Department of Justice Investigative Findings Of The Chicago Police Department
The United States Department of Justice completed a probe of the Chicago Police. Its investigation was conducted over a period of 13 months. They found that the Independent Police Review Authority (IPRA) used biased techniques to investigate officers and a consistent unwillingness to probe or dispute officers’ statements.
The Chicago police force is one of the nation’s largest, with 12,000 officers.
The DOJ also found that the police received insufficient training in de-escalation techniques and poor training on all levels.
The investigation also found Constitutional violations, and violations of federal law by officers in the use of force, racial disparities and other systemic problems.
The Chicago Sun-Times reports;
“The Justice Department and City Hall have hammered out a pact, called a “statement of agreement,” which will detail remedies the city has already or will be taking to address problems that have ruptured relations between police and the people they serve, particularly minority communities.”
Attorney General Loretta Lynch will be out of office on January 20, 2017, and wanted to complete DOJ investigations in Baltimore and Chicago before the new administration takes over.
In a December 7, 2015 press release announcing the opening of the investigation, the DOJ stated;
“As part of the investigation the department will gather information directly from police officers and local officials; community members, and other criminal justice stake holders, such as public defenders and prosecutors. The department will also observe officer activities through ride-alongs and other means; as well as review documents and specific incidents that are relevant to the investigation. Pattern or practice investigations of police departments do not assess individual cases for potential criminal violations; instead they look at incidents for patterns created by systems and practices. “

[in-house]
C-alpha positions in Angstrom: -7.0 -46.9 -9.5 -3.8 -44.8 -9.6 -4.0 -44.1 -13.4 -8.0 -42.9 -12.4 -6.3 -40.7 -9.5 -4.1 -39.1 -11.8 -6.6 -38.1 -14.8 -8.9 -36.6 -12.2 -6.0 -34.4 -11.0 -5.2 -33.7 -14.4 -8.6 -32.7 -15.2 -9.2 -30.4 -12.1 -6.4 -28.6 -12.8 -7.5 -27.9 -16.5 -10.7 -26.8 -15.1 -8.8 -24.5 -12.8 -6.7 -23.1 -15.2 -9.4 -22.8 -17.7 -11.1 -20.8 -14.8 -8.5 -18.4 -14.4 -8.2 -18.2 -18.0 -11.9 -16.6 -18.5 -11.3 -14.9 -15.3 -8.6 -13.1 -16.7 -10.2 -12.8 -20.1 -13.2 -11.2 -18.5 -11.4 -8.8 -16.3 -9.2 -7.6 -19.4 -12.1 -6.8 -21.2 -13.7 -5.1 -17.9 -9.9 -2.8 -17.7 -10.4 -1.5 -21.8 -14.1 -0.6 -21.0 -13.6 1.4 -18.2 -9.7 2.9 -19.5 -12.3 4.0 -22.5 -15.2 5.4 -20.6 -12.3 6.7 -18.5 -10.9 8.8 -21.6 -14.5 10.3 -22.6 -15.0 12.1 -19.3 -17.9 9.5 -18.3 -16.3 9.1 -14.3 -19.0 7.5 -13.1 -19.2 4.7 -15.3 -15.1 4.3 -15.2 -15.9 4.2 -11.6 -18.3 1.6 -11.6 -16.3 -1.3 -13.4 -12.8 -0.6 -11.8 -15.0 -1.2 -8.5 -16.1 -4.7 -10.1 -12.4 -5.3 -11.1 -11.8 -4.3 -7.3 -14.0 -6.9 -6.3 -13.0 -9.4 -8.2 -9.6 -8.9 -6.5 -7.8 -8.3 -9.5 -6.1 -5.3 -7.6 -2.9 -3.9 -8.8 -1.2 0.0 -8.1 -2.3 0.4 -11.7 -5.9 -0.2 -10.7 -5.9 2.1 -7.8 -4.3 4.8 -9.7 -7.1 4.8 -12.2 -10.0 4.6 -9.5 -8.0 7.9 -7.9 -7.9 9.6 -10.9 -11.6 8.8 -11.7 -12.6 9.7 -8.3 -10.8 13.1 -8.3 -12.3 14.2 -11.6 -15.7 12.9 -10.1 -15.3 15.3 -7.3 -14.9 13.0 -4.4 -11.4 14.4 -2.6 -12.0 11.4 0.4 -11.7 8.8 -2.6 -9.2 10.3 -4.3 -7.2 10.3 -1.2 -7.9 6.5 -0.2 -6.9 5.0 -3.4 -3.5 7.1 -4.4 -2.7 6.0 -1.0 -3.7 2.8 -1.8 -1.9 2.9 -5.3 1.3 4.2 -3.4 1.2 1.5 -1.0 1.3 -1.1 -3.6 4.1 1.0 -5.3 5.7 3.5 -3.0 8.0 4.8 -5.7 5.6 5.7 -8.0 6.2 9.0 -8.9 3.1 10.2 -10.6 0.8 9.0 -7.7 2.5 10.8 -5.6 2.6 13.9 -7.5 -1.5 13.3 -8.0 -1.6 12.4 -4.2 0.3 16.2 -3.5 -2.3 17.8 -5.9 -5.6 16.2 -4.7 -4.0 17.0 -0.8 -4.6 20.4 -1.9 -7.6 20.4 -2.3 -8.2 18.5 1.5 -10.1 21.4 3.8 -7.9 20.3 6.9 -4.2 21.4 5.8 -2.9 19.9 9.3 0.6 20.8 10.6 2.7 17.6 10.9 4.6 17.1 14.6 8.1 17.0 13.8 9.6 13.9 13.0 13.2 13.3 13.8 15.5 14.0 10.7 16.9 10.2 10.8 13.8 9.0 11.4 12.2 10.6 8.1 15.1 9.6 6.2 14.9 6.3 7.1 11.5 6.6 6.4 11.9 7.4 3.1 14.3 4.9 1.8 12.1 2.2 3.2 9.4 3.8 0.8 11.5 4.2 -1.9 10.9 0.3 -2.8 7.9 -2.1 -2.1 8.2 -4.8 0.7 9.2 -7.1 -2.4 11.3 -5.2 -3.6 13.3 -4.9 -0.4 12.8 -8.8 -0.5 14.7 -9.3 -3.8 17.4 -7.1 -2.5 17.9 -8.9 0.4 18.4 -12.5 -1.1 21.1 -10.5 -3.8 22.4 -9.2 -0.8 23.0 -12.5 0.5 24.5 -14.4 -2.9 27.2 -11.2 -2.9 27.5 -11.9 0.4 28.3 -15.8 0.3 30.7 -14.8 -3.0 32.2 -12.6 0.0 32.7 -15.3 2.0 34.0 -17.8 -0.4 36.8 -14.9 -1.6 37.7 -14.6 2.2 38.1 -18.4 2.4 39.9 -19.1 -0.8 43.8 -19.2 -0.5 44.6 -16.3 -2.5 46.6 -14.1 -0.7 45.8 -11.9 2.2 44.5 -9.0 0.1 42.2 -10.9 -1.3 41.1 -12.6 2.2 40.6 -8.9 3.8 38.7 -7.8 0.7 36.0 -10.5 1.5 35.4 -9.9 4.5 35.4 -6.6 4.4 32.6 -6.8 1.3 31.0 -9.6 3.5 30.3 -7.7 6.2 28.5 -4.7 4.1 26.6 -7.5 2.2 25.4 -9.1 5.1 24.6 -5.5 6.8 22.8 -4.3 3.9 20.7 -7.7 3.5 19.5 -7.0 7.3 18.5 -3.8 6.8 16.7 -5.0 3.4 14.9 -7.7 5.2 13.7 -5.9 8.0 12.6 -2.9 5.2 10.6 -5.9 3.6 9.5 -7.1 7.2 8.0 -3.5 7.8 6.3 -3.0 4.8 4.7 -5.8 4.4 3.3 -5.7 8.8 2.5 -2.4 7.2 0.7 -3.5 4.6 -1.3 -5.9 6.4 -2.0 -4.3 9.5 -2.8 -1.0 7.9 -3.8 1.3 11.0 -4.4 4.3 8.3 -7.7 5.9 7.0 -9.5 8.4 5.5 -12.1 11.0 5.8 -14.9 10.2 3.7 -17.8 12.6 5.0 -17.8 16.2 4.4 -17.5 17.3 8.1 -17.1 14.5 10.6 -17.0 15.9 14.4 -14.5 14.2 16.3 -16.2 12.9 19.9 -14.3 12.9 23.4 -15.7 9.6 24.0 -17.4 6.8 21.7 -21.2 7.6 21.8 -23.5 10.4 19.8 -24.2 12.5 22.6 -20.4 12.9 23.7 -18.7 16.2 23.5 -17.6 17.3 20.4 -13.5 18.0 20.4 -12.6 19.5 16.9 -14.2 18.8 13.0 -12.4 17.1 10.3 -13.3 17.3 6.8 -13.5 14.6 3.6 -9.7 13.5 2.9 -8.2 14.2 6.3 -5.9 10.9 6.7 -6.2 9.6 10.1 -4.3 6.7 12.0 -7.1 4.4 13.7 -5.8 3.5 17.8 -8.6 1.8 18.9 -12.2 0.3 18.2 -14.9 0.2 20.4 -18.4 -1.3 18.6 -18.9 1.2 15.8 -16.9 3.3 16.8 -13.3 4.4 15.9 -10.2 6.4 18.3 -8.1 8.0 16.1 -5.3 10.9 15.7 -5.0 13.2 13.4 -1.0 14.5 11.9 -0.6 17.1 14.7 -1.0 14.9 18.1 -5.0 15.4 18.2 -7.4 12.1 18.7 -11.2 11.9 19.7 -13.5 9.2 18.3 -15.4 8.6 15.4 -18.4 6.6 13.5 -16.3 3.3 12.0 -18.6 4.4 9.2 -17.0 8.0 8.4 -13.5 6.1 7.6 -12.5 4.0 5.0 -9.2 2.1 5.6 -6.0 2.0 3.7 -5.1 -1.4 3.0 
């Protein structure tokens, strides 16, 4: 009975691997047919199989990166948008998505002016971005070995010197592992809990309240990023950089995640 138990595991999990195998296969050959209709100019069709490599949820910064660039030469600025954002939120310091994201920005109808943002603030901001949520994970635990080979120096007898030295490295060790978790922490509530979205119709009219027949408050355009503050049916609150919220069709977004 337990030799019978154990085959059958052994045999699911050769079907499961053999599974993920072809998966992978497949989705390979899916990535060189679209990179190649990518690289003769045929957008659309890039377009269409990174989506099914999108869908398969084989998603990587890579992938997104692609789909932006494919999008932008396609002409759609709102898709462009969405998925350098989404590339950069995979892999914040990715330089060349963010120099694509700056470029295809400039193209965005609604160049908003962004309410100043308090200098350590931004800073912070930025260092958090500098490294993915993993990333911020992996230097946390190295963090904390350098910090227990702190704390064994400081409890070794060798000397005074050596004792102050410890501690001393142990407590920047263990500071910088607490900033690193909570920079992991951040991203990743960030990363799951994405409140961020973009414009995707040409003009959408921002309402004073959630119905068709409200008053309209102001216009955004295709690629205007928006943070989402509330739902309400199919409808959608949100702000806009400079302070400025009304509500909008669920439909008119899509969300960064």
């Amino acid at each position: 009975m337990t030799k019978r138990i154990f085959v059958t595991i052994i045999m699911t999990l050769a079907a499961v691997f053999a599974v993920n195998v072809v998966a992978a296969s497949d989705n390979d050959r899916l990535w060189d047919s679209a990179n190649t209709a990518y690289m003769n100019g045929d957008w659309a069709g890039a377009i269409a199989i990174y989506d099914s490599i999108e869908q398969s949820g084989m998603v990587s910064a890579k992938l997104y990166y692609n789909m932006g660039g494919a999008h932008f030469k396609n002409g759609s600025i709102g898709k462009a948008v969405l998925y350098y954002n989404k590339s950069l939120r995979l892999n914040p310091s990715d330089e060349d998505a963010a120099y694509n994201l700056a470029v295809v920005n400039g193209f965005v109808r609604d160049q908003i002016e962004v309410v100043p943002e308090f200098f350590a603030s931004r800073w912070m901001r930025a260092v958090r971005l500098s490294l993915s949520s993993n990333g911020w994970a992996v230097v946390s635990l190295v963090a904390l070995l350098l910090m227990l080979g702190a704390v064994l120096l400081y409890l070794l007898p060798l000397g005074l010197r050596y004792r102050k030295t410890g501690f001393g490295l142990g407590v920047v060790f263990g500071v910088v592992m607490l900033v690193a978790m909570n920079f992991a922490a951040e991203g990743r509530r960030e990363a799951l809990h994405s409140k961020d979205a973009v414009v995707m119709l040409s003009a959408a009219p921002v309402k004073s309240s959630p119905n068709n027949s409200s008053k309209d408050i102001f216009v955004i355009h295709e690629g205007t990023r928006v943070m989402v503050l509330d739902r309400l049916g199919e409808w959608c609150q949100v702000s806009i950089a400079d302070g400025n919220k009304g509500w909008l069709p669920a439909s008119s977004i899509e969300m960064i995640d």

The DOJ’s 164 page report includes illustrations of the failure of supervisors and lieutenants to investigate. For example, page 48 states:
“Illustrative of the inadequacy of supervisory review of force incidents is the troubling incident discussed above in which officers deployed a Taser against an unarmed 65-year-old woman who was in mental health crisis. The TRR file contains only a cursory description of the incident, and without reviewing the Taser data download or requesting any investigation, the sergeant approved this TRR three minutes after the officer submitted it, and the lieutenant approved it less than 25 minutes after that. There is no indication that the lieutenant asked the officers any questions about whether this force was necessary or whether there might have been something they could have done to avoid using force against this woman, such as seeking assistance from a crisis intervention trained officer.”
The report can be read and/or downloaded here.
Below is the press conference announcing the DOJ’s findings.
Posted on 01/13/2017, in civil rights, Department of Justice and tagged Chicago, Department of Justice, DOJ, excessive force, investigation, Lynch, Police Department, unconstitutional. Bookmark the permalink. 15 Comments.